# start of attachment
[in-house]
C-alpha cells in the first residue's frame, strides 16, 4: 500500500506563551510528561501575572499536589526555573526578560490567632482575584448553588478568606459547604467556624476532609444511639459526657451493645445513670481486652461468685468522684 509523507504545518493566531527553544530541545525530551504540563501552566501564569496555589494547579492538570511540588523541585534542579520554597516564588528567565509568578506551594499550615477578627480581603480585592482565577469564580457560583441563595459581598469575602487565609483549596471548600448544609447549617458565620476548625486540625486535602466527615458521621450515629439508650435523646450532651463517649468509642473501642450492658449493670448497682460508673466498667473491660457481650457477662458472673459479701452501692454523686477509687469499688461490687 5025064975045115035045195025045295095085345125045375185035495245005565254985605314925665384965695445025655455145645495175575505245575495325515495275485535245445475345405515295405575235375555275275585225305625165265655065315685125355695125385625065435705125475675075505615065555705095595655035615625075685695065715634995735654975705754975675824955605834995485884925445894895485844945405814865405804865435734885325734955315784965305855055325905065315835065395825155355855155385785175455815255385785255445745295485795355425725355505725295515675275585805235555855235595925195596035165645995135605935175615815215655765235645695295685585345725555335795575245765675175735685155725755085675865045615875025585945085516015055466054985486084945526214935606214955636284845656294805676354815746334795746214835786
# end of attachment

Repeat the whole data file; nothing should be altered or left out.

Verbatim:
[in-house]
C-alpha cells in the first residue's frame, strides 16, 4: 500500500506563551510528561501575572499536589526555573526578560490567632482575584448553588478568606459547604467556624476532609444511639459526657451493645445513670481486652461468685468522684 509523507504545518493566531527553544530541545525530551504540563501552566501564569496555589494547579492538570511540588523541585534542579520554597516564588528567565509568578506551594499550615477578627480581603480585592482565577469564580457560583441563595459581598469575602487565609483549596471548600448544609447549617458565620476548625486540625486535602466527615458521621450515629439508650435523646450532651463517649468509642473501642450492658449493670448497682460508673466498667473491660457481650457477662458472673459479701452501692454523686477509687469499688461490687 5025064975045115035045195025045295095085345125045375185035495245005565254985605314925665384965695445025655455145645495175575505245575495325515495275485535245445475345405515295405575235375555275275585225305625165265655065315685125355695125385625065435705125475675075505615065555705095595655035615625075685695065715634995735654975705754975675824955605834995485884925445894895485844945405814865405804865435734885325734955315784965305855055325905065315835065395825155355855155385785175455815255385785255445745295485795355425725355505725295515675275585805235555855235595925195596035165645995135605935175615815215655765235645695295685585345725555335795575245765675175735685155725755085675865045615875025585945085516015055466054985486084945526214935606214955636284845656294805676354815746334795746214835786